Since I was traveling by myself the first time she had to have her own seat, I knew I couldn’t carry her heavy car seat through the airport. We opted to purchase this car seat roller that straps to the car seat and essentially turns it into a makeshift stroller. V didn’t mind riding in it and I made it a game when she got antsy. The only downside was that I had to unhook it when we went through security and when we were boarding the airplane. But it is super easy to hook and unhook so it was well worth the extra minute it took to do so.
4. Have a bottle of juice, water, or milk for take-off/landing
Babies and toddlers are still too young to know how to efficiently clear their ears when the pressure builds up. That’s where a bottle comes in handy. The sucking action helps them clear their ears without them even knowing what they are doing. It also gives them a distraction to the feeling of take-off/landing. I usually make a larger bottle of milk for her, or once old enough, had her water bottle filled so she had enough to drink. This has always worked great for us and kept her happy and calm! (A pacifier will also work in a pinch.)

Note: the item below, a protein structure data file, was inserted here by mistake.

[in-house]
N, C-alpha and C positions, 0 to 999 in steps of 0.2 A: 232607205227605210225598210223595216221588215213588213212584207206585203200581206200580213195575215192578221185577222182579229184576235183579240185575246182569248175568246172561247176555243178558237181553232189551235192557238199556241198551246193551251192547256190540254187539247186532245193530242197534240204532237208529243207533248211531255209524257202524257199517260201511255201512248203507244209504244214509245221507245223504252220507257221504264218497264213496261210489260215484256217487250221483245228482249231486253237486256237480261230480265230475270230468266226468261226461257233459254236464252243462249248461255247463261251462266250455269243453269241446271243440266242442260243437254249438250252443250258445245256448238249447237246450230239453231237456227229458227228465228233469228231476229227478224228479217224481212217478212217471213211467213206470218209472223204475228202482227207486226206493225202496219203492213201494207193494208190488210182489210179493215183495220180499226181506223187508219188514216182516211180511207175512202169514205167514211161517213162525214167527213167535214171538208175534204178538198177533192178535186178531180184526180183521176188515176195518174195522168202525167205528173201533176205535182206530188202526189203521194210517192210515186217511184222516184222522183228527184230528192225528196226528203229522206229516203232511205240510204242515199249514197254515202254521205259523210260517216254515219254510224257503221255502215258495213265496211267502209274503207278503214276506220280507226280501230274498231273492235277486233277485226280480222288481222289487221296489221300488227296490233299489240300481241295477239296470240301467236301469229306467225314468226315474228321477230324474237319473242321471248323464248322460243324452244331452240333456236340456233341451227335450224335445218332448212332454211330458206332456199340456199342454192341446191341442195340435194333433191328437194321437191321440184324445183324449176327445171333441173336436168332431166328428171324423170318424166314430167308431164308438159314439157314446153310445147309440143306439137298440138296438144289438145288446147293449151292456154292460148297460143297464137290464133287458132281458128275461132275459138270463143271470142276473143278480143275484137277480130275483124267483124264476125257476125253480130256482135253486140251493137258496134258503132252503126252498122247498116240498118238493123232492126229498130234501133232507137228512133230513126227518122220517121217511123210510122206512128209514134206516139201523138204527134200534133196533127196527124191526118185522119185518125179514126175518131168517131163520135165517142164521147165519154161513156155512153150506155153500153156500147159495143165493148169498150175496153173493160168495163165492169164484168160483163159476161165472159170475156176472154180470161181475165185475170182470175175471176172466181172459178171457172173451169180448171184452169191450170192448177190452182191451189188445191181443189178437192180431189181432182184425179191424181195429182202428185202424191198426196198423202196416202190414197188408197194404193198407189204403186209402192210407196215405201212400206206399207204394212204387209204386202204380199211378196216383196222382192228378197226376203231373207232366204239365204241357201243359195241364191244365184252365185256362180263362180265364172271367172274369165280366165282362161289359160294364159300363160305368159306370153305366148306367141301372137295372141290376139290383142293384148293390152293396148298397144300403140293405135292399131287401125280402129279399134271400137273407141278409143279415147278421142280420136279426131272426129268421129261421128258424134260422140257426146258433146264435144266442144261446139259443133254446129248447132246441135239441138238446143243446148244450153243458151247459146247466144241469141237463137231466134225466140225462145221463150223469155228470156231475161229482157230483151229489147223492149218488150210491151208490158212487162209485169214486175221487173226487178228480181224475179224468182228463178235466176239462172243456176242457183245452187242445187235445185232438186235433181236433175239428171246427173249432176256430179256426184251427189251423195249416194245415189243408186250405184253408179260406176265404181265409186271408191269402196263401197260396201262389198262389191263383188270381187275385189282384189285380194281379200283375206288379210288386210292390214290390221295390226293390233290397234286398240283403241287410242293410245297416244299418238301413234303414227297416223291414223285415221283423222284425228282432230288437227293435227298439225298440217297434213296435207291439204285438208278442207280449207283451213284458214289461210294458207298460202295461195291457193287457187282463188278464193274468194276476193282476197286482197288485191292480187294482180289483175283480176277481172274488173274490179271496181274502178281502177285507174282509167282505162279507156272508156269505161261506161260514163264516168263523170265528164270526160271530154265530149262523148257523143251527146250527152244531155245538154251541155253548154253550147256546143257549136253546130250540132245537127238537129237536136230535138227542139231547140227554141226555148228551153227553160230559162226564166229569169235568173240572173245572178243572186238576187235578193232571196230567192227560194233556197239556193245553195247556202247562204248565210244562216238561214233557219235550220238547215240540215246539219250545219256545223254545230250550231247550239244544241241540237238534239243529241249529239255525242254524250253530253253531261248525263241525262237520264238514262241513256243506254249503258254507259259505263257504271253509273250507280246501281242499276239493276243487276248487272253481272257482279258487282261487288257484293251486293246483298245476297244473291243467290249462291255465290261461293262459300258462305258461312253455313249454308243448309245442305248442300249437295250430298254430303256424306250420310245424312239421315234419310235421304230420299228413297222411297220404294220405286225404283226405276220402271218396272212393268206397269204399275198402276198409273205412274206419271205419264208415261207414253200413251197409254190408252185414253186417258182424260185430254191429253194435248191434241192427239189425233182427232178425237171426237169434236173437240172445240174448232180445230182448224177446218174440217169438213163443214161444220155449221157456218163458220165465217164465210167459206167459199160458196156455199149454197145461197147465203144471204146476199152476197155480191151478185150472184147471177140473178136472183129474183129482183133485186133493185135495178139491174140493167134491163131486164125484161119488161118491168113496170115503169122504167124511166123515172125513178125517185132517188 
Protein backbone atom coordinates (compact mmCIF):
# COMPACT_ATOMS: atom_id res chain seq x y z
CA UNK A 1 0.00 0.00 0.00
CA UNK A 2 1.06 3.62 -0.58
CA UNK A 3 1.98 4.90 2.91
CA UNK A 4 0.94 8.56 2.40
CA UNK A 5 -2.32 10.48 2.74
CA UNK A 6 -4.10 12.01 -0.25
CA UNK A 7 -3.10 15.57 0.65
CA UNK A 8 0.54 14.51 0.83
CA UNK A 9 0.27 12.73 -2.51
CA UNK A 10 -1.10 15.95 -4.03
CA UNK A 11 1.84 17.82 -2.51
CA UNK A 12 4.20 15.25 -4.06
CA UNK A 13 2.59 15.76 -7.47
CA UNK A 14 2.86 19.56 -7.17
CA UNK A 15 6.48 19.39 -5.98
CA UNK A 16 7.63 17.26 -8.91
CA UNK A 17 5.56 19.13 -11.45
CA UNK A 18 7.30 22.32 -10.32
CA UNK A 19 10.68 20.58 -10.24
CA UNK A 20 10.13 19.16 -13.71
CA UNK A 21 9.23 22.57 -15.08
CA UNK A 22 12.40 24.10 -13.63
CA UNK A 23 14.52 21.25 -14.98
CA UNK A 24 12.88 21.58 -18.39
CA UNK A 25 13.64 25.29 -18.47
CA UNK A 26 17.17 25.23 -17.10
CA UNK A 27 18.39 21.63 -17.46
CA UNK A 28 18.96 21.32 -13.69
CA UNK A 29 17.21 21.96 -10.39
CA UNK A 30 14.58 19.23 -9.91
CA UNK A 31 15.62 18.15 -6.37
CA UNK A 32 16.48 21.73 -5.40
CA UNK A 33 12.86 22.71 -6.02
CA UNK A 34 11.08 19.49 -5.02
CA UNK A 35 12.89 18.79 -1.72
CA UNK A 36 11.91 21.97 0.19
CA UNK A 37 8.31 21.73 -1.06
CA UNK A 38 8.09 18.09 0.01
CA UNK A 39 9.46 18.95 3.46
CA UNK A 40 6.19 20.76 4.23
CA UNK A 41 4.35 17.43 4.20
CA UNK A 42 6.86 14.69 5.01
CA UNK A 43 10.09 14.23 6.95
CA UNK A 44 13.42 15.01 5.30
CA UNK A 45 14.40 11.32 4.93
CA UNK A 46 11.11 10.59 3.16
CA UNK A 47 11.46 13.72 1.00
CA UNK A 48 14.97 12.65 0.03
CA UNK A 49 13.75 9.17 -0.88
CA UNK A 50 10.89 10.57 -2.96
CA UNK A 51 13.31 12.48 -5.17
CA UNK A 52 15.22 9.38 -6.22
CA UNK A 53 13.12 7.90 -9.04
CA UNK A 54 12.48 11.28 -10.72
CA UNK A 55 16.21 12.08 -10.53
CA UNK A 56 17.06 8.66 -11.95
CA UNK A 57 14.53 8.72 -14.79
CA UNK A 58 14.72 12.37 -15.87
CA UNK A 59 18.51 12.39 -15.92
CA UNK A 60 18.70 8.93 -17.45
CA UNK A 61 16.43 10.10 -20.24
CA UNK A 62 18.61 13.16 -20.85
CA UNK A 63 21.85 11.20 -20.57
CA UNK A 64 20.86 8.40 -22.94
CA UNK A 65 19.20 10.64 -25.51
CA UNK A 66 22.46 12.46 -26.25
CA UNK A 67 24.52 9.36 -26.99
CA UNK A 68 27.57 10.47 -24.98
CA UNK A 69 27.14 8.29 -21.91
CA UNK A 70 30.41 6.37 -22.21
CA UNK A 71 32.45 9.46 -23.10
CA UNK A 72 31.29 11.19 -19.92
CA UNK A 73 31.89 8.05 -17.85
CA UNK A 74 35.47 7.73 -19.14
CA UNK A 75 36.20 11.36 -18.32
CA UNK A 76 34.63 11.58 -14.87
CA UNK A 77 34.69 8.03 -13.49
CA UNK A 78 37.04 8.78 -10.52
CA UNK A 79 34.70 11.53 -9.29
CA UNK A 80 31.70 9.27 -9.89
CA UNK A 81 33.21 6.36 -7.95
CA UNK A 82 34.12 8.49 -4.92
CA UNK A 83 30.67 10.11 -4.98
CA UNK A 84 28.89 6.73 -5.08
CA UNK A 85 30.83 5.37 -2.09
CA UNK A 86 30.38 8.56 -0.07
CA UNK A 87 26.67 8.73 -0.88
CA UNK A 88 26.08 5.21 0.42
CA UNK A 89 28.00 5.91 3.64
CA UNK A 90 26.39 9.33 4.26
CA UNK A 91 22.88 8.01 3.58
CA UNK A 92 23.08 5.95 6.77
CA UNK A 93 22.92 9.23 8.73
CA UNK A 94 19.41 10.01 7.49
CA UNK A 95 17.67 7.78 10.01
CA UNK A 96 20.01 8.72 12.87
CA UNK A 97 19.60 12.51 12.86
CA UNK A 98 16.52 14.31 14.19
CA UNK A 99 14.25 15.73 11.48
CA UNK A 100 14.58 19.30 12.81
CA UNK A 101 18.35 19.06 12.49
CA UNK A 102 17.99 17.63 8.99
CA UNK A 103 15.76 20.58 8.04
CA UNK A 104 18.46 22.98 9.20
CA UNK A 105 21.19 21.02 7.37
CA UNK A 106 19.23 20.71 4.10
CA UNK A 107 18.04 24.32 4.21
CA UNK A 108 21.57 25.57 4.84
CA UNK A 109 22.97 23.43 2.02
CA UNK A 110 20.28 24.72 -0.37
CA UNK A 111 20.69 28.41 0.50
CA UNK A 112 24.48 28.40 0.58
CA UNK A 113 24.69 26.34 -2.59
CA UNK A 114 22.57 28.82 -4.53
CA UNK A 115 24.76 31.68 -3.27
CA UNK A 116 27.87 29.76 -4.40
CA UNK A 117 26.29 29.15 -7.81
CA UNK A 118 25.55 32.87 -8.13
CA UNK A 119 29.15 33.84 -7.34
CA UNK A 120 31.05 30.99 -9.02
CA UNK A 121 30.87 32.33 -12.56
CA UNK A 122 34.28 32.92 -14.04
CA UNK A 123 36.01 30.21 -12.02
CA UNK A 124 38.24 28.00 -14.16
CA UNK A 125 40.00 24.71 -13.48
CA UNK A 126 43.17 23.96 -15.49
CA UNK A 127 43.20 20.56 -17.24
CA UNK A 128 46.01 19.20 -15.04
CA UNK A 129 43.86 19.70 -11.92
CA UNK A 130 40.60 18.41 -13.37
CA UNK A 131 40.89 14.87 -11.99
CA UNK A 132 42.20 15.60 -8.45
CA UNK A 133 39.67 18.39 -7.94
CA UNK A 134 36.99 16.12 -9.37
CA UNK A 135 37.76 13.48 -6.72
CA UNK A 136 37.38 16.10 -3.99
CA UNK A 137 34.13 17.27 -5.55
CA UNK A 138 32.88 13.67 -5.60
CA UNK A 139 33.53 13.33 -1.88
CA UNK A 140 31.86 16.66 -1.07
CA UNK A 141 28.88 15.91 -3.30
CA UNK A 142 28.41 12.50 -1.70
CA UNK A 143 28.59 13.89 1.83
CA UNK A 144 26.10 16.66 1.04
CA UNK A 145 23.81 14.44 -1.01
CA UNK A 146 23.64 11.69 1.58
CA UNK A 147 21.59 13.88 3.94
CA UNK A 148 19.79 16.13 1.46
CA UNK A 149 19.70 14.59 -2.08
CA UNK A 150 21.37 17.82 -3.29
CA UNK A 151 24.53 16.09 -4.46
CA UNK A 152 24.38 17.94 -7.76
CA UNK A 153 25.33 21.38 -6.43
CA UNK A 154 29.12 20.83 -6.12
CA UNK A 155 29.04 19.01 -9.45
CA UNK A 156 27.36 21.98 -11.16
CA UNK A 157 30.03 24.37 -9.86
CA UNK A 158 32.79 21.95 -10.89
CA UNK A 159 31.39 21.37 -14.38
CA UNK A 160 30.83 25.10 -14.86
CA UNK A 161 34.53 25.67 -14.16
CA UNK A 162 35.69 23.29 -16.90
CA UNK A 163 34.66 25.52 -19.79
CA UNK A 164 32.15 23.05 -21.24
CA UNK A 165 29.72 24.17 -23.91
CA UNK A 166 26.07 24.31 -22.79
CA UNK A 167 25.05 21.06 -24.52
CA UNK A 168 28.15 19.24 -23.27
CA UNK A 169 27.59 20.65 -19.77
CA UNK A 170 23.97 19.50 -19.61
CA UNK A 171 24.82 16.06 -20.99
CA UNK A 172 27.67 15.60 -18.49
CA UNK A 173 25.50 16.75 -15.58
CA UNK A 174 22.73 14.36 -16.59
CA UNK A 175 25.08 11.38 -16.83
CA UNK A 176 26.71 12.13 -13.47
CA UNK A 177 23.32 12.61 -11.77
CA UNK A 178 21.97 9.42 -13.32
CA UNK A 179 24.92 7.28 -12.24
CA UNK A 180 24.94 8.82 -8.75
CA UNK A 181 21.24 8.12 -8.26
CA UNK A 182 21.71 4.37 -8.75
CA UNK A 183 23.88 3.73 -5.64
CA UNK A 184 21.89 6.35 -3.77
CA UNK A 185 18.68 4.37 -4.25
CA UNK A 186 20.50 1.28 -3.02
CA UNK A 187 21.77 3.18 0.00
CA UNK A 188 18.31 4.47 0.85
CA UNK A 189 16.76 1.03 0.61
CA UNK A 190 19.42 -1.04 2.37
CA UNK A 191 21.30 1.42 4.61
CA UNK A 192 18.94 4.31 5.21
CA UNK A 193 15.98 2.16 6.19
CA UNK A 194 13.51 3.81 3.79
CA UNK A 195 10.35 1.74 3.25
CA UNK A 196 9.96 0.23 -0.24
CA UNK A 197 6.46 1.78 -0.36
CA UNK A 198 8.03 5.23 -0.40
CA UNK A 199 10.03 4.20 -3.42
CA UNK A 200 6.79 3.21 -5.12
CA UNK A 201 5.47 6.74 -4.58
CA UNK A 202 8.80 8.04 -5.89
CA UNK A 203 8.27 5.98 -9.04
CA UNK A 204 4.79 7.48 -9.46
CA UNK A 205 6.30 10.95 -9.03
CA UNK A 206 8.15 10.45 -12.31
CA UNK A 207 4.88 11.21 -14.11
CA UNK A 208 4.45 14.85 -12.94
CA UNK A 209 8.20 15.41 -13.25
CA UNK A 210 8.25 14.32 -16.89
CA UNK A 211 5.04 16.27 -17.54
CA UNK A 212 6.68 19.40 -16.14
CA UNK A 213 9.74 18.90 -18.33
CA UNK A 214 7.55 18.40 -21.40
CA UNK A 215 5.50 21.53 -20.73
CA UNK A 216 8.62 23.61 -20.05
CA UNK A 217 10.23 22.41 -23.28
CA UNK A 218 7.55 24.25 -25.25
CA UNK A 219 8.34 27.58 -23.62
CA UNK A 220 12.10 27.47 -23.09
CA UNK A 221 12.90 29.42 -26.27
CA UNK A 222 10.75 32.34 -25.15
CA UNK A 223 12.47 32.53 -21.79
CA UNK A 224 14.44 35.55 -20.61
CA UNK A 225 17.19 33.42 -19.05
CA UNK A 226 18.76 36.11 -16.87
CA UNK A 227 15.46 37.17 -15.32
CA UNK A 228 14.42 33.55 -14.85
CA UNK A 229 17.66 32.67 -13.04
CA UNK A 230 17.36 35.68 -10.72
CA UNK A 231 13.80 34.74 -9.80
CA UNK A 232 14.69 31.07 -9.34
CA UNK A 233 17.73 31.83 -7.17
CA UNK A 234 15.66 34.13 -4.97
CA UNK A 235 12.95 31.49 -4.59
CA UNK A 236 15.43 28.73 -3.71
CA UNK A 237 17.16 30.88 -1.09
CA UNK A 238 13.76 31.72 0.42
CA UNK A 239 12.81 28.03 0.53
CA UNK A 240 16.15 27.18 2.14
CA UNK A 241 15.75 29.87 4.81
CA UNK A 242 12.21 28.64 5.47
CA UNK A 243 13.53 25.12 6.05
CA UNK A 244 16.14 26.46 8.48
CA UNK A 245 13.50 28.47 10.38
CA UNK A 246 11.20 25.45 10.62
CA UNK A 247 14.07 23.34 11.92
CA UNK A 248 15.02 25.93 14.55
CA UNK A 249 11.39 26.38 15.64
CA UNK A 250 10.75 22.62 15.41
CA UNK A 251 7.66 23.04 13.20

5. Bring their favorite toys or a tablet
Vera loves playing games on her tablet, and it keeps her entertained for at least an hour. She doesn’t have her tablet all the time, so it is like a treat for her to be able to play on the tablet for so long. We have loaded her favorite movies on it as well for when she gets tired. She almost always falls asleep during the movie, so that is great for the flight. Her tablet has lots of educational games on it so I don’t feel bad letting her play since she is also learning.
Before she was old enough to play on a tablet, I made little zipper pouches of fun activities for her to do. We had pipe cleaners, window clings, finger puppets, and dollar store felt activities that she liked to play with.
6. Travel when they are tired